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Holland America Line president Orlando Ashford is pleading for a port to allow two ships to disembark as they make their way from South America to Florida after a weeks-long journey.
The Zaandam and Rotterdam are carrying 1,243 guests and 1,247 crew members. As of March 30, four passengers have died. Another 76 guests and 117 crew members have influenza-like symptoms. Eight have tested positive for Covid-19.
“Already four guests have passed away and I fear other lives are at risk,” wrote Ashford in a letter titled “A Humanitarian Crisis.”
The Zaandam has now been sailing for 28 days and has been turned away from several ports in South America. It met up with the Rotterdam off the coast of Panama over the weekend to deliver supplies and transfer guests. Both ships are on their way to Fort Lauderdale, where officials have said they don’t want them to disembark unless proper protocols are followed.
“We need confirmation from a port that is willing to extend the same compassion and grace that Panama did and allow us to come in so our guests can go straight to the airport for flights home,” Ashford said.
The saga began with the Zaandam departing Argentina on March 7 for a two-week South American voyage.
Ashford defended the decision to sail. He said when voyages began in early March, South and North America had few confirmed coronavirus cases. At the time, the Americas were not affected by travel and health advisories.
“Travel in all forms continued to bustle across the continents as recently as mid-March — albeit with more personal hygiene reminders,” he said. “Within a matter of days, that all changed.”
Local governments quickly closed their borders. Ships that had been cleared for docking were turned away, he said.
“Officials denied repeated requests for access and assistance and the world shut itself off, leaving ships stranded at sea to make it on their own, which isn’t sustainable,” he said. “Eventually someone must allow these ships in.”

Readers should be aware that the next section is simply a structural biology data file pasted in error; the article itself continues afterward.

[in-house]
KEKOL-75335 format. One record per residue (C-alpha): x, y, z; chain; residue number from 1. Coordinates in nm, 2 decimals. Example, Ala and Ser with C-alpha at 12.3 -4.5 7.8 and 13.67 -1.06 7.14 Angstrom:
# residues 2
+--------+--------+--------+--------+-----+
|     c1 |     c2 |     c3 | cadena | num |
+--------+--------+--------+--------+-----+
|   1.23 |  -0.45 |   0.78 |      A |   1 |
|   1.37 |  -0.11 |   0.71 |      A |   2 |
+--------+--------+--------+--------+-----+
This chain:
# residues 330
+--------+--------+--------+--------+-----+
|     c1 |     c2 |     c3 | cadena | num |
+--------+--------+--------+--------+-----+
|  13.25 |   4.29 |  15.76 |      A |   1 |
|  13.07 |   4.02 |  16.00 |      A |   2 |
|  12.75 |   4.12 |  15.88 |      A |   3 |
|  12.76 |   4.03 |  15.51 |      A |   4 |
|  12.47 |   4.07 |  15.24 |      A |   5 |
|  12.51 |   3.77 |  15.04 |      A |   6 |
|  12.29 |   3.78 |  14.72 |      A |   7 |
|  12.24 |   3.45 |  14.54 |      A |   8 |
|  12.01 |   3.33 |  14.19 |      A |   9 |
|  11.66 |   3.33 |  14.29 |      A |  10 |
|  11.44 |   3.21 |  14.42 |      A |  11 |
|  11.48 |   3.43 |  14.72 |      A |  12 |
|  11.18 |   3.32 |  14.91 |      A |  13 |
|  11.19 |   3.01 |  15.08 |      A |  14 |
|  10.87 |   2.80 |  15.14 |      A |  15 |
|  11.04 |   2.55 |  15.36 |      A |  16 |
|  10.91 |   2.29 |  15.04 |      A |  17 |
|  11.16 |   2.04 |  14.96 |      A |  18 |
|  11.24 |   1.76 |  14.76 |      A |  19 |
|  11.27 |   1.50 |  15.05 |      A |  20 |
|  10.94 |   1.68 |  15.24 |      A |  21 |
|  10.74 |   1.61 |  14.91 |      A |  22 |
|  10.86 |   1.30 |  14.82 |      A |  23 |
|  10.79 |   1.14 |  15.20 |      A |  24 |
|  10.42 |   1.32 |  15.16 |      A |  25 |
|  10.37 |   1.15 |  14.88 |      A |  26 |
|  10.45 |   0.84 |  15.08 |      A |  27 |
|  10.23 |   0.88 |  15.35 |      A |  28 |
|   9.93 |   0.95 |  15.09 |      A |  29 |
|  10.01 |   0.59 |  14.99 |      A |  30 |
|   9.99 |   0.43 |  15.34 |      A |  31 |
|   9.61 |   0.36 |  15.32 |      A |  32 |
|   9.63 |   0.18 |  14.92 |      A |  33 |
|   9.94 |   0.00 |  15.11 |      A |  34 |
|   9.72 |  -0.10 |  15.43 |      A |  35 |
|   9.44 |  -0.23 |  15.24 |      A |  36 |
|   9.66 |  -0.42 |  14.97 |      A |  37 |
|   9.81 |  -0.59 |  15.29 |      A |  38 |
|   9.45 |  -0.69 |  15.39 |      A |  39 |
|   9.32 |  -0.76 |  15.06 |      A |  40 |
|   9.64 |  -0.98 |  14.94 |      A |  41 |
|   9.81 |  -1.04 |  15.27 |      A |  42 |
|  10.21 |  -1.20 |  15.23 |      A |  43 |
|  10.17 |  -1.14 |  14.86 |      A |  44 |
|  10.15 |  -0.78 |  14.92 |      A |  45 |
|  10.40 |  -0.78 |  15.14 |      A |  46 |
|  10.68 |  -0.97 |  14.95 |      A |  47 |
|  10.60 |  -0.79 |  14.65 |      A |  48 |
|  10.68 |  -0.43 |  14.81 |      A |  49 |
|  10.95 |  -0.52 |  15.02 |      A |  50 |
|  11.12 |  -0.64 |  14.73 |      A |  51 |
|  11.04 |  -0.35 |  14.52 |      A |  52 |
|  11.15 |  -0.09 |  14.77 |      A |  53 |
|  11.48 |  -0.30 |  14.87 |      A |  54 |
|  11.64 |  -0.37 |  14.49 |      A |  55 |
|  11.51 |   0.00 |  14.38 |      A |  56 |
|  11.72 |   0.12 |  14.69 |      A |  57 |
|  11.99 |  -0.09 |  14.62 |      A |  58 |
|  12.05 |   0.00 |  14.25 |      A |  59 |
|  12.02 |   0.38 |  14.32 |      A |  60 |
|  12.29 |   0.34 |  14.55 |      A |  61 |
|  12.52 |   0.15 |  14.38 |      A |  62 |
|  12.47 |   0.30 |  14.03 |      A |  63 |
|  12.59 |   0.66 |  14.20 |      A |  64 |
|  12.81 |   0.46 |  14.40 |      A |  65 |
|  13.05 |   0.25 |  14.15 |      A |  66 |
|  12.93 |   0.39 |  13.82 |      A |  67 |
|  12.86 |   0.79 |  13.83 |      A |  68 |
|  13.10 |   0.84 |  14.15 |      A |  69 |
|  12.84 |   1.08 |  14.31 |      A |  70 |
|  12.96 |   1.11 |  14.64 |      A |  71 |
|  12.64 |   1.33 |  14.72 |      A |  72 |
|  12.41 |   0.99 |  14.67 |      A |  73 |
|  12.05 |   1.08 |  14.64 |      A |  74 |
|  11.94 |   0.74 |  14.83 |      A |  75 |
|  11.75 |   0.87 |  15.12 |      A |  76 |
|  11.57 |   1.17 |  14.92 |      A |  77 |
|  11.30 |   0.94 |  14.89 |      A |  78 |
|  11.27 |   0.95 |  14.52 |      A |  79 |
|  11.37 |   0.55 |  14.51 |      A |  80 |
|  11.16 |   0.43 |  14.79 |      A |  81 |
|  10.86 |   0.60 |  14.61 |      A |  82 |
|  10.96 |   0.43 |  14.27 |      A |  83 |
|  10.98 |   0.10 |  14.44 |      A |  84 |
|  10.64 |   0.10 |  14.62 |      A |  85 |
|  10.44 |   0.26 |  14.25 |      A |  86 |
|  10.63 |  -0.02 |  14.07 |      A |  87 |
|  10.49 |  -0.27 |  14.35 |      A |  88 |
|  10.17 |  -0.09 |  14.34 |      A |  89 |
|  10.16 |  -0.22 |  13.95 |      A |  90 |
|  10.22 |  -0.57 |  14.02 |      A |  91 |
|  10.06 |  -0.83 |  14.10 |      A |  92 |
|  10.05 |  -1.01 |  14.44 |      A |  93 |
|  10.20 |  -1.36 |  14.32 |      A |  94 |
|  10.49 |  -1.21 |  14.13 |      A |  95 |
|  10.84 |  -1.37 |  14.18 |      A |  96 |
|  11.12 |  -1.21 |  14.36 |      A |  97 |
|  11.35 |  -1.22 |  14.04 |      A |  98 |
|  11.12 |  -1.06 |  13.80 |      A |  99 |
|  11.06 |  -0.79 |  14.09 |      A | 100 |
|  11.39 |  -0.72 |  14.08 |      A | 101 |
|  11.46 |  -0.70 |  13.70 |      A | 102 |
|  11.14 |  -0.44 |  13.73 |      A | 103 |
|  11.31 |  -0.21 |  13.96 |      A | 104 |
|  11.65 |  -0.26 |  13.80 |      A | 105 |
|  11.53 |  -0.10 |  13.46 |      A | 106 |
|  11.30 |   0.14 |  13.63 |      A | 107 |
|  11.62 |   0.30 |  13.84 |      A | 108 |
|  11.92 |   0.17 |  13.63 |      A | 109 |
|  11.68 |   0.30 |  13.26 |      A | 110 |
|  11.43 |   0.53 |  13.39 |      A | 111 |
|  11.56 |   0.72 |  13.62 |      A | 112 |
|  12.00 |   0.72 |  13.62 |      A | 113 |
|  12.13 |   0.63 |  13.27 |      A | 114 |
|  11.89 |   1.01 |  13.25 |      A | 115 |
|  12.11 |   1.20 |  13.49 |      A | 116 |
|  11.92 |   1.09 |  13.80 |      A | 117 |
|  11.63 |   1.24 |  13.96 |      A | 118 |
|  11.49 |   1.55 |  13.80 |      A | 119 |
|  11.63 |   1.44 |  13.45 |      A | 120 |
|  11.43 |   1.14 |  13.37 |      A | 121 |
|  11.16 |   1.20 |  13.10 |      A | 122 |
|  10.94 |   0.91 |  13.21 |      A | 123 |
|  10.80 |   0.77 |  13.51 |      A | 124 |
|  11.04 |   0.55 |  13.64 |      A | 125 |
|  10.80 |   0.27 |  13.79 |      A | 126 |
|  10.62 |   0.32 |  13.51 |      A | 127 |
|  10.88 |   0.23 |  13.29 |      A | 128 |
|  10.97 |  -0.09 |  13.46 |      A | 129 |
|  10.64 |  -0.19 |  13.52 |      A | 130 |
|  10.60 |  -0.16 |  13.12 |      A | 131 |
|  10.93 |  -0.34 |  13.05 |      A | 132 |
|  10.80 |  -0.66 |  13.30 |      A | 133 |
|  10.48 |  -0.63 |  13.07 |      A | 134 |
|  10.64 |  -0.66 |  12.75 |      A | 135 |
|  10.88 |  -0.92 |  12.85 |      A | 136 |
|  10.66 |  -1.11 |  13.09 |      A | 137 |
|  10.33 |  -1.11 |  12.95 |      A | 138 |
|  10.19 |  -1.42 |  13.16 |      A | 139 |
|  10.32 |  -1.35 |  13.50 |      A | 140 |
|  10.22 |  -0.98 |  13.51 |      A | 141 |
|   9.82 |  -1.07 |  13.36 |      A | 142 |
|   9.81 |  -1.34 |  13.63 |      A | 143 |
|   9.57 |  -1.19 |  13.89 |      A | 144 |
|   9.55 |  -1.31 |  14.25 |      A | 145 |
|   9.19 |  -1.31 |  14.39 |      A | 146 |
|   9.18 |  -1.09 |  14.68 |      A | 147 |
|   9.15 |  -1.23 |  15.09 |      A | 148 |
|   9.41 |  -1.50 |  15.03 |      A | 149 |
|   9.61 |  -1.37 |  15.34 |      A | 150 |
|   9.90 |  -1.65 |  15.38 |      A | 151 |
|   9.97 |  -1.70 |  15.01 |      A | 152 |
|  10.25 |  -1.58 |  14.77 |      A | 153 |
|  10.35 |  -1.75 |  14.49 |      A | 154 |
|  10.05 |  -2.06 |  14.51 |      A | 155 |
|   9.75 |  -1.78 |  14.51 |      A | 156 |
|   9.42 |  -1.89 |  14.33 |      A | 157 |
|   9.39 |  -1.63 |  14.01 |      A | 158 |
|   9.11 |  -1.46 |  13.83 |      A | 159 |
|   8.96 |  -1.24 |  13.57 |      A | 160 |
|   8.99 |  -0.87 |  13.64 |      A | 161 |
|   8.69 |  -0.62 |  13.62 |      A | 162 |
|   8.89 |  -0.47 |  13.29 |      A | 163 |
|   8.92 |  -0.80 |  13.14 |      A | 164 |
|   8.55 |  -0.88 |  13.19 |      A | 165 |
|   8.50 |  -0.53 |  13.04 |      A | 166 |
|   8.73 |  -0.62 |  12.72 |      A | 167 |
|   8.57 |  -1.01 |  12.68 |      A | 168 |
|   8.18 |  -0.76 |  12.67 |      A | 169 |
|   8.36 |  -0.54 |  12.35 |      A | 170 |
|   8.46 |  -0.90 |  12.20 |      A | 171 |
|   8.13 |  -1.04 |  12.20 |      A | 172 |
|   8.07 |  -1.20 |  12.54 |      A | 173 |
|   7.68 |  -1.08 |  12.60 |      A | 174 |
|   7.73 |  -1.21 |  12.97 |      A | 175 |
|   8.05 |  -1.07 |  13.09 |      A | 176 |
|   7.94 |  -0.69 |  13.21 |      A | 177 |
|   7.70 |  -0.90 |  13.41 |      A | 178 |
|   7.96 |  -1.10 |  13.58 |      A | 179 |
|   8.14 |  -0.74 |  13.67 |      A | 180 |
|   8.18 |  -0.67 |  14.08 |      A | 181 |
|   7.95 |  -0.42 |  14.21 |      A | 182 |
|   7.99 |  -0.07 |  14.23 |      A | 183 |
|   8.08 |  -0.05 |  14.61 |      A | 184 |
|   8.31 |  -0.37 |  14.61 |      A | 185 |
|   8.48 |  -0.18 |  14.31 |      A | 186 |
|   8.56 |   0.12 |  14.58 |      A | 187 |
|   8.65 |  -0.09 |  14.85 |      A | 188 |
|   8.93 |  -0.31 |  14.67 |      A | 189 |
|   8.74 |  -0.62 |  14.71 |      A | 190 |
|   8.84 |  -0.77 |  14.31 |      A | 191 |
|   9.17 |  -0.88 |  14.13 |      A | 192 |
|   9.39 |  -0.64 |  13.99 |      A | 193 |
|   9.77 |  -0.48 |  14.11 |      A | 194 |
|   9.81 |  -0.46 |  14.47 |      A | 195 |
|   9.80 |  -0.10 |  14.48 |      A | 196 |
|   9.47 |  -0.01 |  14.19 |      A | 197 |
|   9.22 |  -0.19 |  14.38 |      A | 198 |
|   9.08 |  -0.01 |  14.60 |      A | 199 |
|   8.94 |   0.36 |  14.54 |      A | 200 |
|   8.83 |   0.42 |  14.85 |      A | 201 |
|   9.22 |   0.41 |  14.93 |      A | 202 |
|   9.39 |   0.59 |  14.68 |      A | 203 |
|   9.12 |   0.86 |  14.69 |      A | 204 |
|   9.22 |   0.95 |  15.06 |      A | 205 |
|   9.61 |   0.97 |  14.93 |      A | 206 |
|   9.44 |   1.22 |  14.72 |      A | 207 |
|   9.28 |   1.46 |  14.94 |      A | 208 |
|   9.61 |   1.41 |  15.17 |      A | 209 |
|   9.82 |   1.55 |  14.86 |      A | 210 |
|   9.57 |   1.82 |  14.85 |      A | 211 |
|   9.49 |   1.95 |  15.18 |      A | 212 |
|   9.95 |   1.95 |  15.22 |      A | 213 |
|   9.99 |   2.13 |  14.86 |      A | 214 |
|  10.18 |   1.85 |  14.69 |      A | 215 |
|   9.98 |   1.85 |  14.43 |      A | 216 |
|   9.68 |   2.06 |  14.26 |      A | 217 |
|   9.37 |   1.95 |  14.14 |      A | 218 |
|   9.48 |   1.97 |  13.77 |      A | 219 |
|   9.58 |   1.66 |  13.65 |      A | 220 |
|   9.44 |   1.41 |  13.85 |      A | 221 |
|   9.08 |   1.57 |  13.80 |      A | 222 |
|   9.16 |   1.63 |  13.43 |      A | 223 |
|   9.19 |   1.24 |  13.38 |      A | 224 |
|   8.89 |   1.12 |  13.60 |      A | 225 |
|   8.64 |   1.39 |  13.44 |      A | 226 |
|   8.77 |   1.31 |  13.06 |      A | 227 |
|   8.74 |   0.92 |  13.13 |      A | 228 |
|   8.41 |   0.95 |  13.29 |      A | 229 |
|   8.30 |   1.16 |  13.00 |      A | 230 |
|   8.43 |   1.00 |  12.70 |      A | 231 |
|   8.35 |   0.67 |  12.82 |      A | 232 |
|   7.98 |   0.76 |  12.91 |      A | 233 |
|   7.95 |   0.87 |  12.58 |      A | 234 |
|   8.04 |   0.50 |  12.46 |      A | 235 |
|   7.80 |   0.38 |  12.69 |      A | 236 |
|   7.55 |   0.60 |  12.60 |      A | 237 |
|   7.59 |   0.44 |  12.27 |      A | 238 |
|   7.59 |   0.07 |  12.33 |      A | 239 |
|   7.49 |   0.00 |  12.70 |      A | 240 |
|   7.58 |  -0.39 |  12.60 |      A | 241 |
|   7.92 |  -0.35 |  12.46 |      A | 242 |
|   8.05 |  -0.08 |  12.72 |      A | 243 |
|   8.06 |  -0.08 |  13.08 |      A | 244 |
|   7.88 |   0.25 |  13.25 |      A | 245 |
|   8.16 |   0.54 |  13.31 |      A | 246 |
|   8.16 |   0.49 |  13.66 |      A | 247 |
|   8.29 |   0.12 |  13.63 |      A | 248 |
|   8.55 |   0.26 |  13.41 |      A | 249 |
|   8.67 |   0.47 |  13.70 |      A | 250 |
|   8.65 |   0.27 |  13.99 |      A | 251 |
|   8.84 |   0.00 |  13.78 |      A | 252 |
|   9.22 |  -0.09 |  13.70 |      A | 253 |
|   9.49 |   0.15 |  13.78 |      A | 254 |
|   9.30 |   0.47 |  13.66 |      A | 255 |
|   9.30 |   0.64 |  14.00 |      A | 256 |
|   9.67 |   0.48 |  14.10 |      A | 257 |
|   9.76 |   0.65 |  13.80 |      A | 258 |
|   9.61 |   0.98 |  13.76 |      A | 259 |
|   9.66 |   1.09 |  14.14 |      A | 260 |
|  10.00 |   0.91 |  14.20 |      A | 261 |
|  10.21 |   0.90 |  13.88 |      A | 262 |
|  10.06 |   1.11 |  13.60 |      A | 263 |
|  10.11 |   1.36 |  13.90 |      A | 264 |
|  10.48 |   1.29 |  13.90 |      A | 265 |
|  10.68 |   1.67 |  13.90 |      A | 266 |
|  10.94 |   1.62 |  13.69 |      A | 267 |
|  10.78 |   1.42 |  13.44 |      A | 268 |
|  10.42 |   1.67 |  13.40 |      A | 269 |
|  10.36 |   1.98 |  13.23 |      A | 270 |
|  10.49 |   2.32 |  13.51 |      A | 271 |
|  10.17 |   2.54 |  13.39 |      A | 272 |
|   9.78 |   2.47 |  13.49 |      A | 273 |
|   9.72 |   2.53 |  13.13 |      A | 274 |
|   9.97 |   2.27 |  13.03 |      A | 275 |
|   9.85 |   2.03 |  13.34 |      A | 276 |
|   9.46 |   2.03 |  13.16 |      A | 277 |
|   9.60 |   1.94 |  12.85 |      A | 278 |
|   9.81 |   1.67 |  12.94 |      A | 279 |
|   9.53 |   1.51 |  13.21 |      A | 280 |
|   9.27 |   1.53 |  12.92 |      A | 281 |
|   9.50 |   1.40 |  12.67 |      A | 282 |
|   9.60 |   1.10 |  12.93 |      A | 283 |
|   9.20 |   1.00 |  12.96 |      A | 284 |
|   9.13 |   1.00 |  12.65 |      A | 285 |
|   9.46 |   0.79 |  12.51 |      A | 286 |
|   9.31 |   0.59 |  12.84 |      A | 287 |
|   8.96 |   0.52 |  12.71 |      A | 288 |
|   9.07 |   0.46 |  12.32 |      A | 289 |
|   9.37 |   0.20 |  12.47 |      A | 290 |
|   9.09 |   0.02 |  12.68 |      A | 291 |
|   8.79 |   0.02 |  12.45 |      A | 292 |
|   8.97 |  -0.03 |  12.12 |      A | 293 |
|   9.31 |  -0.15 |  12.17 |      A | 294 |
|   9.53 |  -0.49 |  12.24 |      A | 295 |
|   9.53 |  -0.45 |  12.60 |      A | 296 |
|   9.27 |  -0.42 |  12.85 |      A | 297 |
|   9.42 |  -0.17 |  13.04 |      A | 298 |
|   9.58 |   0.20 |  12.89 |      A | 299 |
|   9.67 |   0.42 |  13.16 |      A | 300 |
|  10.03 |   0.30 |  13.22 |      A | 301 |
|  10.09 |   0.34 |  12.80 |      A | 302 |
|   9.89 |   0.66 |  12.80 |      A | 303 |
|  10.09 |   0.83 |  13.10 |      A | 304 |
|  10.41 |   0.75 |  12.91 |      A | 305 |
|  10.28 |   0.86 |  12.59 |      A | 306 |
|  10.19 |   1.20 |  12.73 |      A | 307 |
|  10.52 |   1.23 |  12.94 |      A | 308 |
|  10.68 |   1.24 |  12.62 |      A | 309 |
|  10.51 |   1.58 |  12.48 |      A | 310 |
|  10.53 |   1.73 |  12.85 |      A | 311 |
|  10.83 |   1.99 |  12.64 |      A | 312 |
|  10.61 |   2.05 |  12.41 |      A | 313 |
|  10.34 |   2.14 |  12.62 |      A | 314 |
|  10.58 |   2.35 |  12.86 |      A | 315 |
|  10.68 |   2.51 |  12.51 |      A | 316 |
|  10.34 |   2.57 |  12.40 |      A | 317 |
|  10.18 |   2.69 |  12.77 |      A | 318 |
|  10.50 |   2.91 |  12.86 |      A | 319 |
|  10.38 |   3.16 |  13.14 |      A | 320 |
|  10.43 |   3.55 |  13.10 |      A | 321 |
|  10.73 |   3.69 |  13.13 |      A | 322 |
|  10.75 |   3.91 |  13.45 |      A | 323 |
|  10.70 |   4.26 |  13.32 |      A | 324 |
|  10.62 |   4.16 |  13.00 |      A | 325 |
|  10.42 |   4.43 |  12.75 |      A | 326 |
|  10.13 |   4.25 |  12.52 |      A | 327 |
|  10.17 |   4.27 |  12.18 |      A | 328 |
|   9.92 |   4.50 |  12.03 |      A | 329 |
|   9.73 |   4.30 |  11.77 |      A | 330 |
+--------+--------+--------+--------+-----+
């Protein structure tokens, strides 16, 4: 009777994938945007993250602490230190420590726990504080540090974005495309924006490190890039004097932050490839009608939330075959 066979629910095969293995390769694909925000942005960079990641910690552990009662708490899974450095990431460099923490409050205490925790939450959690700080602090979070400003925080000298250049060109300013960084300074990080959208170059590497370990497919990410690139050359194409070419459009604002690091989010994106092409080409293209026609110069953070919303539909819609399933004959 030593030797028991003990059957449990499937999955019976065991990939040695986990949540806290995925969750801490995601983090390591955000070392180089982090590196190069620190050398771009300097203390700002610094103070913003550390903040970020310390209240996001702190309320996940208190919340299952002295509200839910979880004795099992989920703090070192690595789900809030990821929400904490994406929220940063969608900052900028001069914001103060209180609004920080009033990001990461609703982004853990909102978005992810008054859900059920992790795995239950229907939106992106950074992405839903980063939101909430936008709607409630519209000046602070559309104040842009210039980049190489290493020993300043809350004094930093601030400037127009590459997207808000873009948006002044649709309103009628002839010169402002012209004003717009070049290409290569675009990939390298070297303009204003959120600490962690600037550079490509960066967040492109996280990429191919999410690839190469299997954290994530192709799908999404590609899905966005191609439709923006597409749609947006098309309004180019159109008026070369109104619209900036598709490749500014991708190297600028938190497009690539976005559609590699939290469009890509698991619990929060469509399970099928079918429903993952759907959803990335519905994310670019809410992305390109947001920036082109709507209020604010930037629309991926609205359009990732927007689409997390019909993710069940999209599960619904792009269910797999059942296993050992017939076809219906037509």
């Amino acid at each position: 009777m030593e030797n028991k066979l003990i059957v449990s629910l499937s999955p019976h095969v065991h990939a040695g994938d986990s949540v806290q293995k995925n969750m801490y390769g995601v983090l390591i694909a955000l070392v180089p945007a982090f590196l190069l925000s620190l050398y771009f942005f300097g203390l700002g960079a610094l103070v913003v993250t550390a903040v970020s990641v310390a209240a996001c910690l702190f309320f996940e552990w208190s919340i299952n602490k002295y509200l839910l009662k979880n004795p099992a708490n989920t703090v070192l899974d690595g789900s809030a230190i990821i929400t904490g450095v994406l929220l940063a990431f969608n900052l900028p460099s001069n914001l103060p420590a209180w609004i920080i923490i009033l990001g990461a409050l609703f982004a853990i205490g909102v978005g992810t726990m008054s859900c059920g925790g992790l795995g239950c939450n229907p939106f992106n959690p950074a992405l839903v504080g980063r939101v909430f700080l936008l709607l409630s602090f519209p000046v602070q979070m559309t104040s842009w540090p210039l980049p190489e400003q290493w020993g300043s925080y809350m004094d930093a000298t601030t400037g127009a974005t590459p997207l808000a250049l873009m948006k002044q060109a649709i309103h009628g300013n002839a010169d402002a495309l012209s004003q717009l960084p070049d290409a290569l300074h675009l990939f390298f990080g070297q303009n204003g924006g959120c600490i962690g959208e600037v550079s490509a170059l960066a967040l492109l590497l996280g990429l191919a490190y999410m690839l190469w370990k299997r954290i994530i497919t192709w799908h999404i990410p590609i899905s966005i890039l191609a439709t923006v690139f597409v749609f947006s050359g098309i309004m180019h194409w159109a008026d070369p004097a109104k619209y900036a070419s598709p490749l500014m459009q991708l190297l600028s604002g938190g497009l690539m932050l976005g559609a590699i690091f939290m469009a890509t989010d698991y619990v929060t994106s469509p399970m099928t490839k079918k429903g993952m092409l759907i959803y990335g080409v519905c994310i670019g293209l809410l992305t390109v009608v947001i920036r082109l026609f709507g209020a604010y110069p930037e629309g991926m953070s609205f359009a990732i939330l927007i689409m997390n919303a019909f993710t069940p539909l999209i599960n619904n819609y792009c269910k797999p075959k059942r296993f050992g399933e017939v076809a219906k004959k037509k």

He said that Holland America began monitoring passengers for Covid-19 symptoms in early 2020. Along with other cruise lines, the company suspended global cruise operations for 30 days on March 13, while the Zaandam was already sailing. On Monday, Holland America extended its pause in cruise operations through May 14.
The Zaandam’s original itinerary had its sailing ending on March 21 in Chile. Ashford said once cruising operations were suspended, it tried to find a place to disembark and fly its passengers home. Then Chile announced it was closing borders on March 16, while the Zaandam was already in Punta Arenas waiting for clearance to disembark. Ports in Peru, Argentina and elsewhere in South America then closed.
“Repeated requests for humanitarian consideration were denied,” Ashford said.
It wasn’t until March 22 that guests and crew on the Zaandam started reporting flu-like symptoms.
“Despite countless desperate pleas in the following days, we were forbidden to medevac critically ill patients to shore-side hospitals (usually standard operating procedure for comprehensive care that ships aren’t equipped to provide),” he said.
The Zaandam eventually ended up off the coast of Panama, waiting in limbo for authorities to decide if it could be allowed to transit the Panama Canal so it could sail to Port Everglades in Fort Lauderdale to end its journey. It received that permission on the evening of March 29.
“We are dealing with a ‘not my problem’ syndrome,” Ashford said. “The international community, consistently generous and helpful in the face of human suffering, shut itself off to Zaandam leaving her to fend for herself.”
While in Panama, those guests who could “quickly and safely” move to the Rotterdam did. The goal was to alleviate the workload of the Zaandam crew and to get guests in inner cabins to rooms with windows and verandahs. Passengers were screened following protocols from the Centers for Disease Control and Prevention before transferring over to the other ship. They also wore face masks.
“To ensure everyone’s well-being, we did not move guests who needed further screening or those likely to need ongoing support by the medical team to Rotterdam,” he said.
“Reducing the guest count on Zaandam helps available staff better serve those remaining on board. No guests who have been ill or symptomatic were moved, nor were their close contacts.”
Guests on both ships are self-isolating in their staterooms. Zaandam crew members were not moved over to the Rotterdam. The Zaandam received medical supplies including Covid-19 tests, facemasks for guests and personal protective equipment for crew. The Zaandam also got more medical staff.
“It’s important to remember passengers and crew did nothing wrong,” Ashford said.
He ended by pleading for compassion.
“These travelers could have been any one of us or our families — caught up by a fast-changing scenario nobody foresaw,” he said. “The Covid-19 situation is one of the most urgent tests of our common humanity. To slam the door in the face of these people betrays our deepest human values.”